In my own presentations to those in initiation ministry, I often tell them that far too often catechists in the RCIA hide behind their notes, their handouts, their Powerpoint presentations, etc. What I mean by this is that, while teaching is certainly an important component in Christian formation, what seekers are really looking for and what we are charged to provide is a place and space where they can find the Lord Jesus and develop a living relationship with him. No amount of lecturing or handouts or Powerpoints is going to provide that. What provides that is living witness; is another person revealing who the Lord Jesus is in their own life.

I have been saying this for years. Last year, while saying these words, I noticed that my Powerpoint slides looked great and that people were following along on my beautiful handouts. It hit me then and there; I was doing pretty much what I was telling them to avoid. So I stopped my presentation and grabbed a chair and took a very deep breath and I waited. They all looked at me, probably wondering if I had taken ill.

I looked at them, and with tears in my eyes and with a hesitant voice, I said that I wanted to no longer hide behind my presentation about faith formation; I wanted to tell them about my personal relationship with Jesus Christ. Only the words didn't come easily. I think, now having read Forming Intentional Disciples, that I have been caught up in the "Don't Ask, Don't Tell" movement as well.

This has all been quite a turning point in my own life and I am struggling mightily with this.

And I know that I have landed somewhere in all of this, and that came up quite strongly last night as I spoke with my loved one.

You see, about fourteen years ago, as I sat at the bedside of my youngest sister, who would die just a few short months after that visit, I met the Lord Jesus in a way that was so, so strong to me. I found him in my sister. And I told her that, "Joanne, I know this seems weird, but I feel closer to Jesus when I am with you, when you are so sick, than I do or ever have felt in any other time of my life." Not being being people who talked about these things (Don't ask, Don't Tell), I thought she might bristle at my remark. But she just looked at me and smiled. And I found him right there.



Jesus Christ is most present to me in the suffering and I knew that presence again last night. I know that there is all kinds of theologizing that we could do in the examination of this blog post. And I am always tempted to do that. But I don't want to right now. I am just glad that I was able to share this with you.

Do you know the Lord Jesus? Are you able to talk about that relationship?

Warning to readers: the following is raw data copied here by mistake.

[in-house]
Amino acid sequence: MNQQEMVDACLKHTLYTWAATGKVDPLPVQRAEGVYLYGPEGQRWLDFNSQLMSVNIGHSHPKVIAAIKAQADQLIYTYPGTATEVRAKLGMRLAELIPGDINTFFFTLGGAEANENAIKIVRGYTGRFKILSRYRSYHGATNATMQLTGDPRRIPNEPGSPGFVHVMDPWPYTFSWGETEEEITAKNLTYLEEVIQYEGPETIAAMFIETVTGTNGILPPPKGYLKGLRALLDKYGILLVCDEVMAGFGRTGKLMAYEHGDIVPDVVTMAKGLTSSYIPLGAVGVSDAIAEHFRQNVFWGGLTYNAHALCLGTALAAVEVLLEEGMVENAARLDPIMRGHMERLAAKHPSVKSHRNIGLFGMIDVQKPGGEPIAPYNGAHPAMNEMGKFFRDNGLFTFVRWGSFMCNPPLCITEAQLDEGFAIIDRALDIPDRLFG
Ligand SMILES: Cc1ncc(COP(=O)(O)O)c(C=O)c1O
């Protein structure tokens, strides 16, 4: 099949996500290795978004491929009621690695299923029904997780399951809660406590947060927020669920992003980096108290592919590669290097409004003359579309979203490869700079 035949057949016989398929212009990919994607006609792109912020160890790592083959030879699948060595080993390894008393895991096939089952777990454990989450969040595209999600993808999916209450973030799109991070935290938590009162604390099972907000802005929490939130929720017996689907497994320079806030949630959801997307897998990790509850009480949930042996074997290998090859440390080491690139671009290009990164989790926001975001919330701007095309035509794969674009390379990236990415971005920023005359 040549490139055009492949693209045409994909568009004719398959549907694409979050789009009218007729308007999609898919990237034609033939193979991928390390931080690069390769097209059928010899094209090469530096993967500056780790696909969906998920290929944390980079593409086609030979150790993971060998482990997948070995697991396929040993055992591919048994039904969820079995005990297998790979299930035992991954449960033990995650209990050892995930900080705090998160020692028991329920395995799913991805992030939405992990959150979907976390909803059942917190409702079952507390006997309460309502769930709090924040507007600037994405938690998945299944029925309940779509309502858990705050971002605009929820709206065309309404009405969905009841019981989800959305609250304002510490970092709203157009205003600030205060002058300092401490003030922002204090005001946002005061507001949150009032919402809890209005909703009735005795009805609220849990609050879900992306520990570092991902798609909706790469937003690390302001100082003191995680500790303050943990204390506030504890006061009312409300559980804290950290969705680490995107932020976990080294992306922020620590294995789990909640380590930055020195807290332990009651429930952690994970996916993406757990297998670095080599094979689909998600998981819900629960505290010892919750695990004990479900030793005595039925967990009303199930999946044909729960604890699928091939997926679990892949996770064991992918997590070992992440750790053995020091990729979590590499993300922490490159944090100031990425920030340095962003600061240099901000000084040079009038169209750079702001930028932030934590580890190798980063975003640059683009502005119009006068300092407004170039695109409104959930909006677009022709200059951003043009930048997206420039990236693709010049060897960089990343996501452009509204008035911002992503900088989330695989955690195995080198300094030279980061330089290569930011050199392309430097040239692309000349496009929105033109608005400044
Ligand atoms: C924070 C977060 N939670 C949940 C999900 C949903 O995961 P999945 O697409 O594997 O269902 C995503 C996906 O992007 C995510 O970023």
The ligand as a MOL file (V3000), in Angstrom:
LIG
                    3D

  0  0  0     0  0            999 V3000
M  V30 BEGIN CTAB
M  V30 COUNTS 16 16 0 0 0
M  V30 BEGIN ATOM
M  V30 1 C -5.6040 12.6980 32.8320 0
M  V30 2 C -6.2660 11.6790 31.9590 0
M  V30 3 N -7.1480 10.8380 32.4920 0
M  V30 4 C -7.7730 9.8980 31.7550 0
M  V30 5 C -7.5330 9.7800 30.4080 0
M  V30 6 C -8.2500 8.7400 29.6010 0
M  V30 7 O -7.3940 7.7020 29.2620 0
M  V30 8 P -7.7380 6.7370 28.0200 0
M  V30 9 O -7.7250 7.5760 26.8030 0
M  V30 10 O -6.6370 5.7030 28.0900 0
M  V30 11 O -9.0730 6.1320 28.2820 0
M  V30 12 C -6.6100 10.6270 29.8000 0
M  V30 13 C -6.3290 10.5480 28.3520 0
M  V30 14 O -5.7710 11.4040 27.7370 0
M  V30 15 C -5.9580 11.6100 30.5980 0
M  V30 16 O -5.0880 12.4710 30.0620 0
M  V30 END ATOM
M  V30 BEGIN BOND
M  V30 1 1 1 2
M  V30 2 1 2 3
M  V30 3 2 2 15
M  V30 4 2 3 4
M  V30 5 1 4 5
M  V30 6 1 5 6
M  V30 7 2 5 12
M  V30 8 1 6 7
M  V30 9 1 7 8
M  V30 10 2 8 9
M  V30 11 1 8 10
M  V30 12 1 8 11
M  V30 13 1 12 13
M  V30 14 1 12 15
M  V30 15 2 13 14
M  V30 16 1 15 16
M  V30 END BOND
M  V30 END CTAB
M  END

Gotta sing. Gotta pray.

Tuesday, July 21, 2015

Bishop-elect Robert Barron

Just read that Fr Robert Barron, currently rector of Mundelein Seminary here in Chicago has been named as an auxiliary bishop for the Archdiocese of Los Angeles.

Gotta sing. Gotta pray.

Monday, July 20, 2015

WLP's Sing the Seasons!

Monday greetings on this beautiful summer day here in the Midwest.

As the latter portion of summer approaches, I wanted to alert you to events coming up in the next few months that are sponsored by World Library Publications.


Our annual Sing the Seasons Choral Reading Sessions are scheduled to take place across the country in the next several months. They all begin with me presenting one for the Diocese of Lafayette in Indiana on Friday evening, July 31. I gotta tell you; these sessions are not only excellent opportunities for parish musicians to discover new choral and assembly music, they are, in a word, FUN!

We hold a raffle-prize drawing at each event. You know, we do loads of work here at WLP once a particular piece of music is accepted for publication. Our music editors collaborate closely with the composer to work on editorial suggestions. Since these editors are all part of pastoral music ministries in parishes here in the Chicago area, they know what "works" and what can "work better" for parish assemblies and choirs. We are proud of the evolution of WLP's contribution to the world of choral music for Catholic (and non-Catholic) parishes throughout the world.

This year, we created a new web site just for the Sing the Seasons events. SingtheSeasons.com is the place to discover where these events are happening, as well as the place to register up to three musicians from your parish. This year, we will be holding these events in Lafayette, IN, Chicago (north and west), Milwaukee, San Antonio, Phoenix, Boston, Charlotte, Denver/Colorado Springs, Washington DC, Los Angeles, Saint Paul, New Orleans, Saint Louis, and New York.

Please consider attending or, if you are not a musician, urge your musician friends to visit the web site and sign up!

Gotta sing. Gotta pray.